| 12.6°C Dublin

Film 2

1. Say Anything (1989)

Cameron Crowe -- of Singles and Almost Famous renown -- cut his directorial teeth on this tale about a mega-cool underachiever (John Cusack) and beautiful valedictorian (Ione Skye) as they enjoy a romance before she heads off to college. The film was responsible for hundreds of men standing outside bedroom windows holding aloft ghettoblasters.

2.The Breakfast Club (1985)

Five disparate high-school students -- the jock, the weirdo, the rebel, the princess and the nerd -- all end up in detention one Saturday morning. There, they form an unlikely allegiance against their teacher and realise that they have more in common with each other than first meets the eye. Truly epoch-defining stuff.

3. Submarine (2010)

A relative newcomer to the coming-of-age canon, Submarine is based on the superb novel by Joe Dunthorne. Oliver Tate (Craig Roberts), an overwrought teenager living in 1980s Wales, is getting to grips with his very first girlfriend, eczema and all ... as well as the potential break-up of his parents' relationship. Under the eye of Richard Ayoade (of The IT Crowd), Submarine is stylish, heartfelt and endlessly cool.

4. Juno (2007)

An Oscar winner for best screenplay (and rightly so), Juno is replete with the sort of high-school slang that will leave most older audience members cringeing with familiarity. Yet amid the offbeat wisecracking, the story of Juno MacGuff (Ellen Page) who plans to put her baby up for adoption after an unplanned pregnancy, is truly gripping, emotional stuff.

5. Mean Girls (2004)

If you ever stalked the corridors of school in dread of bumping into someone beautiful/popular/cruel, you'll find much to love in this film. Lindsay Lohan stars as Cady Heron, a home-schooled redhead who attends school for the first time and falls in with the popular but bitchy Plastics clique. Even with a cast that includes Rachel McAdams and Amanda Seyfried, Tina Fey's razor-sharp script is the real star of Mean Girls.

6. Pretty In Pink (1986)

Molly Ringwald was the undisputed teen queen of the 1980s, and she starred in the holy trinity of John Hughes' classics (The Breakfast Club, Sixteen Candles and Pretty In Pink). In this film, Molly's anti-heroine Andie Walsh may be poor, but she still has to choose between the childhood friend who is unconditionally in love with her (Jon Cryer) and a sweet, dashing rich kid (Andrew McCarthy). If only we'd all had that problem ...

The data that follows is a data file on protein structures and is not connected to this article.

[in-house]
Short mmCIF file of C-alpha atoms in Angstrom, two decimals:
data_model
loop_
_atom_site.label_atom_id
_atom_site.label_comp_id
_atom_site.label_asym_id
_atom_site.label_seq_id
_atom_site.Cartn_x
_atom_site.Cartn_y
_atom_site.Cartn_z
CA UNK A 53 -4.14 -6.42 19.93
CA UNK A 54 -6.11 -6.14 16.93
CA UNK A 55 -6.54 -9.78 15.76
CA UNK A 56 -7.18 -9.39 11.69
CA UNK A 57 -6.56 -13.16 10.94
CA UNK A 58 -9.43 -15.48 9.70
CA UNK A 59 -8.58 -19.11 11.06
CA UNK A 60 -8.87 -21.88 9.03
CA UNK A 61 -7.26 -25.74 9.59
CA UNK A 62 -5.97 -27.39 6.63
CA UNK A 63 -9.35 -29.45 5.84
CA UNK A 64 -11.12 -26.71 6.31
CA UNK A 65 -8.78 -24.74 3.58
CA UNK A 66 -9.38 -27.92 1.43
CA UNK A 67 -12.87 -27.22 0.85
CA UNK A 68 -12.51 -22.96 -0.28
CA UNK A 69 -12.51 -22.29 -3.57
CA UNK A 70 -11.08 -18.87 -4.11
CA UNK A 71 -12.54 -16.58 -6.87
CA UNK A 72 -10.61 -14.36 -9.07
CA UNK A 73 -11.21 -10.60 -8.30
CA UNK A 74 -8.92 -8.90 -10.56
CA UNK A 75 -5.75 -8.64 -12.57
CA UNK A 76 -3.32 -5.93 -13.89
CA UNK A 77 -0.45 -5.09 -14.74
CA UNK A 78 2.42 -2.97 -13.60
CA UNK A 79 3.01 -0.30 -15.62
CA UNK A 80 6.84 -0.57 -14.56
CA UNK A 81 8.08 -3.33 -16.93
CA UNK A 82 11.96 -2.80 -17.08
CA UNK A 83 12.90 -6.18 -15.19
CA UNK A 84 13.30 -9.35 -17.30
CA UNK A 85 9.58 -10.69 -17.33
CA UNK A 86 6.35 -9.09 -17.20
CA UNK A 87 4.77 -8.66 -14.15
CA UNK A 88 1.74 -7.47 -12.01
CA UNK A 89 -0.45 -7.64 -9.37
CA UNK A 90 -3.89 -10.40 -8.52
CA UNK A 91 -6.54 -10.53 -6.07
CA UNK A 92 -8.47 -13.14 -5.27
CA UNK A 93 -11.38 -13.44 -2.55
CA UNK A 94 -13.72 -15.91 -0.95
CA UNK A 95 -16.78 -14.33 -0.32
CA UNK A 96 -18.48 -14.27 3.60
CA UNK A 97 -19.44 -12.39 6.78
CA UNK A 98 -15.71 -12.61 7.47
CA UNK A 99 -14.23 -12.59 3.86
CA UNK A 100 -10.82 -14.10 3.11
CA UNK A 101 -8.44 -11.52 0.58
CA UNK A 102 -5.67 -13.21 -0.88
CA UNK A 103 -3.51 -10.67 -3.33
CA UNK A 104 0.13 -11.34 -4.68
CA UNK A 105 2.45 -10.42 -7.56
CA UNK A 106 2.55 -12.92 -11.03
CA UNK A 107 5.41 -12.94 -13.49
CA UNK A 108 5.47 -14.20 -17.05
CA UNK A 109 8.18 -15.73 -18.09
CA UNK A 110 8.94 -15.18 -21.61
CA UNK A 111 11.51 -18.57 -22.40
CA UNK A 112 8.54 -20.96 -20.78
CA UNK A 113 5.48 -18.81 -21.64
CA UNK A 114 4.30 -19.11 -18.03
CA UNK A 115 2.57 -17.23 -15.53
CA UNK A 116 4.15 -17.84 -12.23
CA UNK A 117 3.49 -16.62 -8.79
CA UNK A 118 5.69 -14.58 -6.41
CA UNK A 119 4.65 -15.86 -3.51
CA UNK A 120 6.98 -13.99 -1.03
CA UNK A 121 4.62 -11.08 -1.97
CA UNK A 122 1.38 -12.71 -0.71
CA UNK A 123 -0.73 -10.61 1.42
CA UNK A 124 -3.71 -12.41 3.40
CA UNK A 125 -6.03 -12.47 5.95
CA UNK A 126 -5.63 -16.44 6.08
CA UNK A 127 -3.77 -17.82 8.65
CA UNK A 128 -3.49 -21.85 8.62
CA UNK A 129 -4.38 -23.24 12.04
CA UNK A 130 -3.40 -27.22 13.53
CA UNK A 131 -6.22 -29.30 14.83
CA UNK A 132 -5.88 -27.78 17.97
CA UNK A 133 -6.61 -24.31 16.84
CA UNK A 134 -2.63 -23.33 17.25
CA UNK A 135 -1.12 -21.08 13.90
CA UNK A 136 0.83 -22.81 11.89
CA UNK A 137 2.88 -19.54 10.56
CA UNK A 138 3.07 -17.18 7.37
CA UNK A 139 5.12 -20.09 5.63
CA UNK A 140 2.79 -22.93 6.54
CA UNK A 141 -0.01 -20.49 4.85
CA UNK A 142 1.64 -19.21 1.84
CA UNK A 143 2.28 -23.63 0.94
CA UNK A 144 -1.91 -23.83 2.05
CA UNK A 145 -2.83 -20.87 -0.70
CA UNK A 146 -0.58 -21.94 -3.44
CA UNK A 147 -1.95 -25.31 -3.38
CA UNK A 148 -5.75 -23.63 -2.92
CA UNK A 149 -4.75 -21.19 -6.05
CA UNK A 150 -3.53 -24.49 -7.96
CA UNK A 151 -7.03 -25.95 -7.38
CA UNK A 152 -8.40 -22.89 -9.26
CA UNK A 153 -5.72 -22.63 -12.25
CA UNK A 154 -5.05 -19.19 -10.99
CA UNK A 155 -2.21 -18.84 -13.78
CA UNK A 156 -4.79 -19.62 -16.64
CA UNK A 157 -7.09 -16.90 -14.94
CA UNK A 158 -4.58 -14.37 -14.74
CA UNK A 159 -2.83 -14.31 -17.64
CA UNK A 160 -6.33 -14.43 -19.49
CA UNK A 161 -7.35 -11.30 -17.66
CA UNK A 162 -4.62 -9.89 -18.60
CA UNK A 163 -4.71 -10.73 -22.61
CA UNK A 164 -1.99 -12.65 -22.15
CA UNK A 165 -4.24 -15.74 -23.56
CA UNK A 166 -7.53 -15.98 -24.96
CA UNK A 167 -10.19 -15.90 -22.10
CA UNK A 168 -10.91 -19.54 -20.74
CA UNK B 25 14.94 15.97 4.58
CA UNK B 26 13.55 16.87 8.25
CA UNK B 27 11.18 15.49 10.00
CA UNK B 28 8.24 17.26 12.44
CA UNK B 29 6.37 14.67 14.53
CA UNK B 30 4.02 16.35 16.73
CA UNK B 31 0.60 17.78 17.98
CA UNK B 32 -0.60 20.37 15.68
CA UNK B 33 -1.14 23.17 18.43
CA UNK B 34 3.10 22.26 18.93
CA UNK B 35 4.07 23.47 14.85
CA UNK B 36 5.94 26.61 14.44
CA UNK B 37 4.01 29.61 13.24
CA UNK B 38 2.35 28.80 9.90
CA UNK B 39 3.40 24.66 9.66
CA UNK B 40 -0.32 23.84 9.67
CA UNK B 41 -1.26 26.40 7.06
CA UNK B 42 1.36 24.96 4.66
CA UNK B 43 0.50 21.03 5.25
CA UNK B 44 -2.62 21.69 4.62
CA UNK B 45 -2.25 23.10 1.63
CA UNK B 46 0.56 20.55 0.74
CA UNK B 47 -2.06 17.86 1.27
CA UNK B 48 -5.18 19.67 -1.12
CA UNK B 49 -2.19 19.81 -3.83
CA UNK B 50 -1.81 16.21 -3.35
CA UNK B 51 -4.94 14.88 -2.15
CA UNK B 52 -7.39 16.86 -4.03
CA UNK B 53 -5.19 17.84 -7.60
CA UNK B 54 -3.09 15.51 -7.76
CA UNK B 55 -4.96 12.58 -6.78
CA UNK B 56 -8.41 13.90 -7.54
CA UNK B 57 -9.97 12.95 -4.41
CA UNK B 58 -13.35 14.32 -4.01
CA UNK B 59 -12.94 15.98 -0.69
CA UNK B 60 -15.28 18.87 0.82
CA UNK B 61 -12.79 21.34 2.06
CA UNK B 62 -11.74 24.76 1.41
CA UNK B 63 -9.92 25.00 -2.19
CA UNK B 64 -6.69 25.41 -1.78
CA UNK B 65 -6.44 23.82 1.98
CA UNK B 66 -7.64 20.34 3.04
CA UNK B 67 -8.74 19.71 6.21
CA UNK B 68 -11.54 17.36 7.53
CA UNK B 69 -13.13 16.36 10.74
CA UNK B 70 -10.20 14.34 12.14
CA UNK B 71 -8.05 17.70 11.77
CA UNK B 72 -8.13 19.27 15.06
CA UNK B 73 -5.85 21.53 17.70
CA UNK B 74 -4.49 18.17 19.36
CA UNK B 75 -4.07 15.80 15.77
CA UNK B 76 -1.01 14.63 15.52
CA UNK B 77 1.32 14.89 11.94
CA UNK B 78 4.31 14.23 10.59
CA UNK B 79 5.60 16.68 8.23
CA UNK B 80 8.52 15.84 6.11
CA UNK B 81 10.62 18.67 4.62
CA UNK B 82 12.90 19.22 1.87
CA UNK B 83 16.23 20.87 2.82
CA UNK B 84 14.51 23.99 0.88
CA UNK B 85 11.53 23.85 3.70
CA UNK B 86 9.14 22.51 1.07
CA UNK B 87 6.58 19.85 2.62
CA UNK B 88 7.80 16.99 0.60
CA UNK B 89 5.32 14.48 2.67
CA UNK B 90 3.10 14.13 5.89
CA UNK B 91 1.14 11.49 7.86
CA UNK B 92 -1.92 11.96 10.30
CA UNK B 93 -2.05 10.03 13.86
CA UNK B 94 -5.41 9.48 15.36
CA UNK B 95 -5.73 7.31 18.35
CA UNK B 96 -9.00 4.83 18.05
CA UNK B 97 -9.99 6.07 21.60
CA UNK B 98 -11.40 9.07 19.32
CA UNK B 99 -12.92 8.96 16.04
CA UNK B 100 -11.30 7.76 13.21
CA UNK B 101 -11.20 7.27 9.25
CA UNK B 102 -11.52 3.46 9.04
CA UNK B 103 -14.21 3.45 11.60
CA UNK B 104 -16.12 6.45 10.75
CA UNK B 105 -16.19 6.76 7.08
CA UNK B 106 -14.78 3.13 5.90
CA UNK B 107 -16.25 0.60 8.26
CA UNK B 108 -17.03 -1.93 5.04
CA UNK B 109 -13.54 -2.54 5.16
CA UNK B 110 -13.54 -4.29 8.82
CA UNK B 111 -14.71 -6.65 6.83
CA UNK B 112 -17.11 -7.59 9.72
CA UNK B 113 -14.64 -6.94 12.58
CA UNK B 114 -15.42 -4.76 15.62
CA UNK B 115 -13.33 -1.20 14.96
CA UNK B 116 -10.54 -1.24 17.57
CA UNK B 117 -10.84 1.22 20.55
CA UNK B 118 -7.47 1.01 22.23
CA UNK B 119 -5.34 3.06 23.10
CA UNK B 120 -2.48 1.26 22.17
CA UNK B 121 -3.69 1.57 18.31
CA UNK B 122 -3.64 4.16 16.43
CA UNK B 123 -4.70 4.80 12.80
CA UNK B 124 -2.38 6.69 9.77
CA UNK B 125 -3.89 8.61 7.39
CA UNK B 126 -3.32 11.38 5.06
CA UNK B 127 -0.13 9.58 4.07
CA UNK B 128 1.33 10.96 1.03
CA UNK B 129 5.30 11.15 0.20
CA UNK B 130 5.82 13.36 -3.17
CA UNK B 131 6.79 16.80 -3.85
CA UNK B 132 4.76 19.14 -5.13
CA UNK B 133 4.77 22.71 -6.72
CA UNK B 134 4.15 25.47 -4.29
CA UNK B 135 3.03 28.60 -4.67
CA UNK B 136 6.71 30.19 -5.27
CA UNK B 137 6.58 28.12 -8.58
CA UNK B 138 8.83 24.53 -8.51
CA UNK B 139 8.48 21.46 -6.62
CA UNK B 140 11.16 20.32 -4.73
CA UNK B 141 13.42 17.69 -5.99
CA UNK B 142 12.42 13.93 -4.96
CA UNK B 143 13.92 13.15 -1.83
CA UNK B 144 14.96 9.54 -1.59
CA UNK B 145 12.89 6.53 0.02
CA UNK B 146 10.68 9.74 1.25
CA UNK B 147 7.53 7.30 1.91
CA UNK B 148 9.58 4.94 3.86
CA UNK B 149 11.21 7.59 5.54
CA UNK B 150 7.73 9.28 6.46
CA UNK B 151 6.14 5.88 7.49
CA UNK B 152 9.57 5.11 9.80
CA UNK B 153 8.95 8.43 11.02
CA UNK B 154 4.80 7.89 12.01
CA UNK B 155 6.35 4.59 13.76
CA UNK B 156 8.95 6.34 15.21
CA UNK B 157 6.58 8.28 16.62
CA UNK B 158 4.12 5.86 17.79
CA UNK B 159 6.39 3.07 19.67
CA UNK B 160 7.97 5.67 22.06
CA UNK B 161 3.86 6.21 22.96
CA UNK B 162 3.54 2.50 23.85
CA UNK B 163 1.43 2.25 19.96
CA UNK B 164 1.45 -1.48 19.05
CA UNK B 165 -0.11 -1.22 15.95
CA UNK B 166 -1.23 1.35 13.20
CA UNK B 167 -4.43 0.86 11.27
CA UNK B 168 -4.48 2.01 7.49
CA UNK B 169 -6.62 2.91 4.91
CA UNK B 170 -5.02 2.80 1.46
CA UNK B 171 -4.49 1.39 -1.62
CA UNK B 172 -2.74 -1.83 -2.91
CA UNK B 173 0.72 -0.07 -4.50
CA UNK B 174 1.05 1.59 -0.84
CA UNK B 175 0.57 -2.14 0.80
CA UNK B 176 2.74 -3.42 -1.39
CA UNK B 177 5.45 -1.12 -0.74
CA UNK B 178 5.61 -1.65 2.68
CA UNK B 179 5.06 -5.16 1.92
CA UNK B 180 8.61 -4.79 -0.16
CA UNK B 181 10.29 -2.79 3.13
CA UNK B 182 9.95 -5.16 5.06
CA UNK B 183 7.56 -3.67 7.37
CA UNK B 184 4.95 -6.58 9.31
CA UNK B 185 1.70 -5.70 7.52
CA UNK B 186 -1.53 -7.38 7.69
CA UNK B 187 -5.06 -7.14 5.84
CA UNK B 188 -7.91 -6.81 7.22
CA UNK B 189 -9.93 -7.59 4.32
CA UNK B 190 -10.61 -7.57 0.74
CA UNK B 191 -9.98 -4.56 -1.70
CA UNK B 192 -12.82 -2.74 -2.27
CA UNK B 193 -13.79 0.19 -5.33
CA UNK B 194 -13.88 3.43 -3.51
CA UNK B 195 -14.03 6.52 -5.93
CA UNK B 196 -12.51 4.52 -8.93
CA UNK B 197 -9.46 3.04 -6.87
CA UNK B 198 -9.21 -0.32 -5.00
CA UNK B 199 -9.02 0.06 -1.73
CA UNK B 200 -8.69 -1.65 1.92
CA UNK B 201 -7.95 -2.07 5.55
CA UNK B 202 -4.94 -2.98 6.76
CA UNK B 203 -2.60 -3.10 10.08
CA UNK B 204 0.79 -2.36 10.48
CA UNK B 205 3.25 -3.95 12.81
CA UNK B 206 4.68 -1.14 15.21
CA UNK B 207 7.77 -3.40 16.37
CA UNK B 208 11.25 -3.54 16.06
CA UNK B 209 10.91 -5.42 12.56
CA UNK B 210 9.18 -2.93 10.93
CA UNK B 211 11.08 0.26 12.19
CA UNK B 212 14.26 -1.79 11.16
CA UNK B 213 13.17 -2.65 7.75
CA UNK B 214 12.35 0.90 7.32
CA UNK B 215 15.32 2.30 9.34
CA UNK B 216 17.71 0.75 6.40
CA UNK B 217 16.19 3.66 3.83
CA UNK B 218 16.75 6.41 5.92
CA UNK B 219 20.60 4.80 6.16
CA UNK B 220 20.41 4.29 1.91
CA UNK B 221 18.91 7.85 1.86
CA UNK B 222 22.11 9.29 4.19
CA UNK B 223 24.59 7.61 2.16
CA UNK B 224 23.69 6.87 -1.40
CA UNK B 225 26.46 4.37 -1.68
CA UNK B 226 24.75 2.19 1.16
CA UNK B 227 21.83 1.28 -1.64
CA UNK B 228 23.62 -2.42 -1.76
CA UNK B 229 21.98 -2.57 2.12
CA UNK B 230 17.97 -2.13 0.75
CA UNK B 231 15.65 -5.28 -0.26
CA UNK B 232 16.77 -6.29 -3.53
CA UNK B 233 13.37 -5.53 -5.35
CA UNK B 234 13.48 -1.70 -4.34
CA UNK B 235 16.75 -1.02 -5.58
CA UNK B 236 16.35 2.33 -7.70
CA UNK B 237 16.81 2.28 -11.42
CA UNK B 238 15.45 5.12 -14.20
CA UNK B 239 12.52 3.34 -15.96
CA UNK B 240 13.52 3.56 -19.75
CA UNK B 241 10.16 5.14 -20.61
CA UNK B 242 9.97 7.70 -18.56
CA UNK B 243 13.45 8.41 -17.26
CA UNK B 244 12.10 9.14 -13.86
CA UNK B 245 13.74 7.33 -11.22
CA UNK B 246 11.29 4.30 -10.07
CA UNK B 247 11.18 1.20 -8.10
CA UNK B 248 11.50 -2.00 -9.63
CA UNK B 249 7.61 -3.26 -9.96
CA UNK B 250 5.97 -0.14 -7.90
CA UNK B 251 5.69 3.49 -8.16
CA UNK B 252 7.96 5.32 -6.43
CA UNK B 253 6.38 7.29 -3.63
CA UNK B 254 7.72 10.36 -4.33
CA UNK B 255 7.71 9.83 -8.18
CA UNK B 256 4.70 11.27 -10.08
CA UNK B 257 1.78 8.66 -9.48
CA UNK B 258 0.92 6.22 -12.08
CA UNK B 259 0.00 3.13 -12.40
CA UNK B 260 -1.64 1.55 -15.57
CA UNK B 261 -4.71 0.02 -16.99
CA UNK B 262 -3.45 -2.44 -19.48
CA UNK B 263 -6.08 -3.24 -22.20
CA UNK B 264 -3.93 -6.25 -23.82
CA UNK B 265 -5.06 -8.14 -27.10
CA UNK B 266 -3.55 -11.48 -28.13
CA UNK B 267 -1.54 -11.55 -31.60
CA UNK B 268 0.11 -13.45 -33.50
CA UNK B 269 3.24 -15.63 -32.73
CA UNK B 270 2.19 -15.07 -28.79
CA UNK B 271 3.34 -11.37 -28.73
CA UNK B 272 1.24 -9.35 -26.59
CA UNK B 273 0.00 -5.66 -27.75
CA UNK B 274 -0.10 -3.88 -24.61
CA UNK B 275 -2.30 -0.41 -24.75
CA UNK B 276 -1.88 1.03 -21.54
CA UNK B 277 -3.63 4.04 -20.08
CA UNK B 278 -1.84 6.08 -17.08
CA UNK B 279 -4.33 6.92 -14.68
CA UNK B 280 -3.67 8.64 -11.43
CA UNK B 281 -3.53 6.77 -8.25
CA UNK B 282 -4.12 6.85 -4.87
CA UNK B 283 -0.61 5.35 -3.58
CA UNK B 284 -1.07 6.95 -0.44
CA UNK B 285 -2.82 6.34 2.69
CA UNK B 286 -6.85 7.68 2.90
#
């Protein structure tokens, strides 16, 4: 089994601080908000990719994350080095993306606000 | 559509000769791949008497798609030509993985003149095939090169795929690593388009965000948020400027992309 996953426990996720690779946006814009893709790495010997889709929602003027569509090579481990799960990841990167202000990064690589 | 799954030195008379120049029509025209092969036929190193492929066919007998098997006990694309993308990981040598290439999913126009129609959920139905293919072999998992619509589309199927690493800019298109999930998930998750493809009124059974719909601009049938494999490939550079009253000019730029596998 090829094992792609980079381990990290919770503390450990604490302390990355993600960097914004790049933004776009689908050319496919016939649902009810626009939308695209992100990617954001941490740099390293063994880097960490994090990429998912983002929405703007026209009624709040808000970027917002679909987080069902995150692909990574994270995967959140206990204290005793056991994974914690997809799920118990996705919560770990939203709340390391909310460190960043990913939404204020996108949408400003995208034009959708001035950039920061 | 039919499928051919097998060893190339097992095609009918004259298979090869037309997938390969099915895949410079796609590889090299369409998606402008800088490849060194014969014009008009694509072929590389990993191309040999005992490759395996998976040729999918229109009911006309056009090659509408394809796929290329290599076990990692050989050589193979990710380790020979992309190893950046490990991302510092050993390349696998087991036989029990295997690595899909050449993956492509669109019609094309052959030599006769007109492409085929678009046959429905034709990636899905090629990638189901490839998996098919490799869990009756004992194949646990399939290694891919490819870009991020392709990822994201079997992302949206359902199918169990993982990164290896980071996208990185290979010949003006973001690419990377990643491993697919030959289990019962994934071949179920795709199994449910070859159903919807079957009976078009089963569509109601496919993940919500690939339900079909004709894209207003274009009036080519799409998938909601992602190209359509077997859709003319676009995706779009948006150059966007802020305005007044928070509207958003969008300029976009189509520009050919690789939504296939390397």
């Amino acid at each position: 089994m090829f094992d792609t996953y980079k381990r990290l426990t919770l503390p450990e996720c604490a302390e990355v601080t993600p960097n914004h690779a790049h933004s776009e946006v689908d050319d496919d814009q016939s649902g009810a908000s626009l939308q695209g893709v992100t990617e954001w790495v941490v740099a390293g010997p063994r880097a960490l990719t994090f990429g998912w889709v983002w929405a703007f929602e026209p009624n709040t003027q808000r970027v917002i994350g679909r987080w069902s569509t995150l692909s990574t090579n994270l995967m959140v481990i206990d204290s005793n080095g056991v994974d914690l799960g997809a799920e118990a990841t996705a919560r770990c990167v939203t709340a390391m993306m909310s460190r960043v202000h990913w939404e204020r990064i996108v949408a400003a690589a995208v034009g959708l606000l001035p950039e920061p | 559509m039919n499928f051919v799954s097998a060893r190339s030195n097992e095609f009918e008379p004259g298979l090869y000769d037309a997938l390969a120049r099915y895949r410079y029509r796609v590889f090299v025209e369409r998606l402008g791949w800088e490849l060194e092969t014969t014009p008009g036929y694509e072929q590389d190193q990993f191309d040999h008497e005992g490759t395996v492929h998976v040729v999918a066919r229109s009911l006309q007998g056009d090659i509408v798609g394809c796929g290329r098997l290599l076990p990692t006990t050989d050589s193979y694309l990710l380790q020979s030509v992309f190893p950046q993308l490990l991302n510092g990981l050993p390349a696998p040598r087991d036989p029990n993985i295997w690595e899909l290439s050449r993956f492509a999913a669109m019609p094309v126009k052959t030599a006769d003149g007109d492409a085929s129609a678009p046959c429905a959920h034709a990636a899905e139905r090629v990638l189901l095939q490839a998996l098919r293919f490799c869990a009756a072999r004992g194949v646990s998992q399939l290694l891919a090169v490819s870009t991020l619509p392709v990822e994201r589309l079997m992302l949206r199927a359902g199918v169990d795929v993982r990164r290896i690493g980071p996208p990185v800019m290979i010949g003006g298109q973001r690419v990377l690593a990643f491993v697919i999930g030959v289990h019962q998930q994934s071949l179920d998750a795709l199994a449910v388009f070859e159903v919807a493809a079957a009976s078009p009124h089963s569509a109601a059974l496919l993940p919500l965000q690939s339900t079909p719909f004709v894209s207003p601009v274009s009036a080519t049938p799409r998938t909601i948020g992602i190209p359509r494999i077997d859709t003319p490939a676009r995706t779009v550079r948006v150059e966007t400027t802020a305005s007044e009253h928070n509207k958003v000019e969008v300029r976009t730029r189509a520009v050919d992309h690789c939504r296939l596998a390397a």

7. Fast Times At Ridgemont High (1982)

Anyone who was anyone back in 1982 starred in this meandering tale about hanging out in the mall, sex and rock'n'roll. Who can forget Sean Penn's star turn as stoner Jeff Spicoli? We never ordered pizza in class, but we still found much to relate to in this Cameron Crowe comedy.

8. Rebel Without A Cause (1955)

James Dean became one of the first teen pin-ups in history, and his portrayal of the unforgettable Jim Stark made him immortal. He was born for the role of the rebellious young man who attempts to start afresh in a new town. In Dean's short career (he died aged 24), Rebel Without A Cause, released the year that he died, remains one of the best-known movies of that decade.

9. Almost Famous (2000)

Once again from the pen of Cameron Crowe comes a great character grappling with the twilight between childhood and adulthood.

Fifteen-year-old William Miller (Patrick Fugit) is given the chance to shadow his favourite band on a US tour for Rolling Stone magazine. For the first time he encounters sex, drugs and rock'n'roll up close and personal ... oh, and a few groupies thrown in for good measure.

10. The Graduate (1967)

Anne Bancroft stars as Mrs Robinson, the original cougar who has recent college graduate Benjamin Braddock (Dustin Hoffman) in her crosshairs. Needless to say, the forty-something sex siren gives unassuming, doltish Benjamin a lesson or two in how to be a man. A stone-cold classic.


Privacy